It’s also interesting to note that the data gathered is not only the current, potentially two-dimensional data that one might garner from a wearable device, such as heart rate, or sugar levels, for example, measured over a span of hours. Retrospective data is also gathered, enabling the essential context of a comprehensive picture of a patient’s healthcare requirements, which, when analyzed, can help predict the most accurate and effective course of action for an individual at the point of care. Furthermore, this significant and game-changing paradigm shift complements the global trend of consumerization of healthcare.
Israel – The Ideal Location for the Third Phase of Digital Health to Flourish
For the third phase to establish itself, it requires data analytics capabilities, data sharing practices and interoperability and above all, an effective approach to data privacy. All of the above are assets for which the Israeli Digital Health ecosystem is renowned, and below are just a few of the ways in which they are manifested through various subsectors of the Digital Health industry.
Artificial Intelligence (AI): AI technology is one of the jewels in Israel’s crown. Given that there is much retroactive data within the Healthcare industry – several decades-worth of under-utilized information regarding patients and their needs – the capabilities that AI offers to retroactively mine data and extract information could significantly change the way in which healthcare is administered. Machine learning algorithms can take past data and use it to correctly project past events onto future likelihood, meaning that high-tech is helping healthcare move forward from a model of “let’s fix what’s broken” to one which is more precise, by being predictive and preventive.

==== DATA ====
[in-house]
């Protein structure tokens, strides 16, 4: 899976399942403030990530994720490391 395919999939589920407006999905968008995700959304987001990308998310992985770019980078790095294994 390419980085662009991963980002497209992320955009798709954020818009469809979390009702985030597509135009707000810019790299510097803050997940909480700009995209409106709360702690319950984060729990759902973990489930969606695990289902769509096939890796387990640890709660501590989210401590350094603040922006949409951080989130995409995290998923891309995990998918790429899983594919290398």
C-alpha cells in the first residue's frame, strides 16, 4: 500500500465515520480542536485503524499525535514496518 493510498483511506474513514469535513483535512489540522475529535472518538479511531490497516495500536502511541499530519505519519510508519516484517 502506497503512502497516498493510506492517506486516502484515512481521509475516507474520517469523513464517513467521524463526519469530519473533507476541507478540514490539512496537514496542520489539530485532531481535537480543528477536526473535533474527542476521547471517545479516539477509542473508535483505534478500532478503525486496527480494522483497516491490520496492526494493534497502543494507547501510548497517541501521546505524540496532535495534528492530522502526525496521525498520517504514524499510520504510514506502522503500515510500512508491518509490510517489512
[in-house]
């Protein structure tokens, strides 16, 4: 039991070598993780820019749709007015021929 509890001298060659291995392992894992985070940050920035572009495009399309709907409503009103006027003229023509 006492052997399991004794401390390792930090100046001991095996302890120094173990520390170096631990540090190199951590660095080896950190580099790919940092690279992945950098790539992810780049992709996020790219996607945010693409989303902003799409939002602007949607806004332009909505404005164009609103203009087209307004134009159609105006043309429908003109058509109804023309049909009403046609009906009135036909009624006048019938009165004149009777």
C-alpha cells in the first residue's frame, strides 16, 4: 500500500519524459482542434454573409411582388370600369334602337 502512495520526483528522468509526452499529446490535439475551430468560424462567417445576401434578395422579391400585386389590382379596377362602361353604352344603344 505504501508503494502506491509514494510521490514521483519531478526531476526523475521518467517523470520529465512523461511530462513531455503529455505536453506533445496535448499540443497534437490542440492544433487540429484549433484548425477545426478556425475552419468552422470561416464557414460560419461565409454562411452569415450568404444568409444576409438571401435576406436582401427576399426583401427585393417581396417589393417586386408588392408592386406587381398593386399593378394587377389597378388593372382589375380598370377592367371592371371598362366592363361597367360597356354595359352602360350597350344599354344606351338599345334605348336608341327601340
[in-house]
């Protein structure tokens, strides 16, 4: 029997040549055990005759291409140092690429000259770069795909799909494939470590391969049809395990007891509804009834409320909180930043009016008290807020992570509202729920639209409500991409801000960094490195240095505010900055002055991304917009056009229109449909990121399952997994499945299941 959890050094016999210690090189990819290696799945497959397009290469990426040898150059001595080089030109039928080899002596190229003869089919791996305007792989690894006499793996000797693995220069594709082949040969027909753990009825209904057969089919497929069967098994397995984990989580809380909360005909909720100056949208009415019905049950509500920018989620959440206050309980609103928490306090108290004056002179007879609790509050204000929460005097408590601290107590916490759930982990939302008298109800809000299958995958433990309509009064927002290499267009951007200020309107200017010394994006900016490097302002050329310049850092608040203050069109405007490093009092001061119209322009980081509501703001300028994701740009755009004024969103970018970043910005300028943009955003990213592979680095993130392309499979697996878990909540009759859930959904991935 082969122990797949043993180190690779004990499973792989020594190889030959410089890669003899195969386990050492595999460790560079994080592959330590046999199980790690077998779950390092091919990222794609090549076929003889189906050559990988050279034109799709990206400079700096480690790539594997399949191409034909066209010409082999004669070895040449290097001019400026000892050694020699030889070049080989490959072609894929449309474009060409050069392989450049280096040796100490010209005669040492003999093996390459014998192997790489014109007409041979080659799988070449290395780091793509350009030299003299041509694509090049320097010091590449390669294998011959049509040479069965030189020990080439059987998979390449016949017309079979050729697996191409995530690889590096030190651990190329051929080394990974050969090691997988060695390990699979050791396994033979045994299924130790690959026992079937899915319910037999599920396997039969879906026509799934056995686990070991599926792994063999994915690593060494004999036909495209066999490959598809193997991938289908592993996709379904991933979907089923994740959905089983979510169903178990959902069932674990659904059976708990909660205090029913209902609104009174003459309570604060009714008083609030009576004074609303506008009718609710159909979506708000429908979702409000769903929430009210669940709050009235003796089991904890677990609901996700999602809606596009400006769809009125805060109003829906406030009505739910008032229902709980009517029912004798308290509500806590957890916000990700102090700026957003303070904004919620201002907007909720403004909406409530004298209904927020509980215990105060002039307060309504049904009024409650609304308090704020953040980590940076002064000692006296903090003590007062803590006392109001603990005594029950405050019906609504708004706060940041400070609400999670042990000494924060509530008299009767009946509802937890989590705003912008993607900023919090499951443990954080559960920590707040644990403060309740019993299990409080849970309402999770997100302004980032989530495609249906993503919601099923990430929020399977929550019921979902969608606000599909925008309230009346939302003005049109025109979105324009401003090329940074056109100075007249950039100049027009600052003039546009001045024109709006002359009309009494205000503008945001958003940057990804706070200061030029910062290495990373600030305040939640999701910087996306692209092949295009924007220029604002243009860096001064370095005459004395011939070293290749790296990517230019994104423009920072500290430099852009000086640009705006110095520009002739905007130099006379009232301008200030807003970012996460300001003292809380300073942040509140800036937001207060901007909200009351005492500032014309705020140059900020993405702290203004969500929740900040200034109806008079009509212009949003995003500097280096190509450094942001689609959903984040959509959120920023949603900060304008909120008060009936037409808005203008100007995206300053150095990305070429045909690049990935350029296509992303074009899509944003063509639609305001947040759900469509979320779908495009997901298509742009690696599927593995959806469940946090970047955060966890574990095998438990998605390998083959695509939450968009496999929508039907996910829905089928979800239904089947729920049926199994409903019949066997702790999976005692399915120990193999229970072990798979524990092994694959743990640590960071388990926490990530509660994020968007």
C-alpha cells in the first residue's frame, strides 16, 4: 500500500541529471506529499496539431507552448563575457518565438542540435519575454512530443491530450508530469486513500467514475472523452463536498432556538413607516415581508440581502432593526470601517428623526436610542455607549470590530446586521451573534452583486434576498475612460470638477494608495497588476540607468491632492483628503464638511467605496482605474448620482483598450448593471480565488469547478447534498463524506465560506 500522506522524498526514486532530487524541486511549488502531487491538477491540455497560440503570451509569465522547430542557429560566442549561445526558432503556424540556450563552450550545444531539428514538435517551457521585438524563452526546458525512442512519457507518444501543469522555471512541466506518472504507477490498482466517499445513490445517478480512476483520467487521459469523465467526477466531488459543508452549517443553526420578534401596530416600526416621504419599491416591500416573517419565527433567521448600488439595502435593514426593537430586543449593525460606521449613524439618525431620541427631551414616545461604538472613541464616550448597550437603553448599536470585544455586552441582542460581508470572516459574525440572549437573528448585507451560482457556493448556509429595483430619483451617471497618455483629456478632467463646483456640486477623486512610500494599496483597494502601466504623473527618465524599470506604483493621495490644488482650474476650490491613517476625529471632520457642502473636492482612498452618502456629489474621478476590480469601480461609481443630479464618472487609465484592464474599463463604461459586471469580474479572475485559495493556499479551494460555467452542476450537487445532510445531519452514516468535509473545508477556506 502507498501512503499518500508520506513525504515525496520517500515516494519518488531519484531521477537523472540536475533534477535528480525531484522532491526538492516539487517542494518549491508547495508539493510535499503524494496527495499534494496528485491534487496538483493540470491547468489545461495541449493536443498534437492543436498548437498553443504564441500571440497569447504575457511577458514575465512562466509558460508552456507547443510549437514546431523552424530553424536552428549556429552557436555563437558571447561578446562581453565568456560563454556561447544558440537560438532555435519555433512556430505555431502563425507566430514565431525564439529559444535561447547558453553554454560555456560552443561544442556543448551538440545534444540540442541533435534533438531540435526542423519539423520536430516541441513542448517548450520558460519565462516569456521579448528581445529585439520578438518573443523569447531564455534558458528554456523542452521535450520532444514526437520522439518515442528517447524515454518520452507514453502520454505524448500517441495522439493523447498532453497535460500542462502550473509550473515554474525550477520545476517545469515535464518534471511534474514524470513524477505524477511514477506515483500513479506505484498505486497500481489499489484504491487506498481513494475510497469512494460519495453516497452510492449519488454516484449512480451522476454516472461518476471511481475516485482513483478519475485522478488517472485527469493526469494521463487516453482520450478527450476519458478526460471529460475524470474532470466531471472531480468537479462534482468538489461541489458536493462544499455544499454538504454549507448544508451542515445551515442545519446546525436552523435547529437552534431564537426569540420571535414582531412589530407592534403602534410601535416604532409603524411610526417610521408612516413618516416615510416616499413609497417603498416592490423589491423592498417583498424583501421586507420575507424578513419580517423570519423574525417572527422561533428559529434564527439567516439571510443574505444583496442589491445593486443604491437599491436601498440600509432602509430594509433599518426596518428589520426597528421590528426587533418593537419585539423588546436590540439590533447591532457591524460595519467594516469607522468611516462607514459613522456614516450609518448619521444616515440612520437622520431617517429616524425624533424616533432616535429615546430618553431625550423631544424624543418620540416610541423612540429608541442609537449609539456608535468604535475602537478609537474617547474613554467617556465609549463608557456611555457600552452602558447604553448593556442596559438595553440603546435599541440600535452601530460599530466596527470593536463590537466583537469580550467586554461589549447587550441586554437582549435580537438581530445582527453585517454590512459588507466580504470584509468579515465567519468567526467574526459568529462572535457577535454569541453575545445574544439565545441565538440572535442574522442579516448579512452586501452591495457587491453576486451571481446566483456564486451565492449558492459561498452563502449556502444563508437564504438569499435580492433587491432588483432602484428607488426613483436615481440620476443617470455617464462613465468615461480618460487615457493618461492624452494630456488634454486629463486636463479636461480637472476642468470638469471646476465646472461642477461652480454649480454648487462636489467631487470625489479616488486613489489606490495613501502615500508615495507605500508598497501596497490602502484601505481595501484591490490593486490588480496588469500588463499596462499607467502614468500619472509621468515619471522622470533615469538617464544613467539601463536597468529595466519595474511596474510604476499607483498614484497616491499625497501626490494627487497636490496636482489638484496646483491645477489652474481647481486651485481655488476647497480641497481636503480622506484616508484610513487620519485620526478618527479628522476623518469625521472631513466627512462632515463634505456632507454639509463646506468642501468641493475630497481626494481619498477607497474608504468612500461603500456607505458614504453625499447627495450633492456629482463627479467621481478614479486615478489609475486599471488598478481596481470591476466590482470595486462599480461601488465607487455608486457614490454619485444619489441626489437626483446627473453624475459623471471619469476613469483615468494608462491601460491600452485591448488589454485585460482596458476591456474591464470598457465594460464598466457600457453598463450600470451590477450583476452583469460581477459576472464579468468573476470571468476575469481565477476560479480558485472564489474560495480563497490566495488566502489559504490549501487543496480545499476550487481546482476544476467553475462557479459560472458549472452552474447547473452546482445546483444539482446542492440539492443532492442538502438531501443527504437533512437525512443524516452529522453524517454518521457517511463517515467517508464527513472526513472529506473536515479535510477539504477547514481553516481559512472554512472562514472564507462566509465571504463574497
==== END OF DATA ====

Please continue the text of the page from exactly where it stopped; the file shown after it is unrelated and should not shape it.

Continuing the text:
Decision Support: The Digital Health subsector in which AI is most significant, Decision Support, is one of the building blocks of the third phase. By enabling vast quantities of data to be analyzed, the subsequent extraction of perceptive insights can predict the best course of action for any given patient and their specific situation and help medical professionals make informed and accurate choices. Decision Support went from being the second highest funded in 2017 to being the highest funded in 2018 H1, mirroring the world trend. Moreover, AI is attracting significant funding. 2017 saw funding of $165M (50% of total investments) and so far, 2018 has seen $129M raised (56% of total investments), which together account for nearly 50% of the number of funding rounds. Furthermore, AI technologies are also being developed quickly, with 45% of AI-using companies boasting fully developed products.
Assistive Devices: A further notable subsector of Digital Health is Assistive Devices. While it is a very small subsector of the Digital Health ecosystem, despite this, it performed extremely well. Assistive Devices is proving to be highly lucrative, bringing computer vision and machine learning to the B2C disabilities market, and demonstrating the enormous potential of the Digital Health domain when it is less restricted by regulatory and clinical barriers.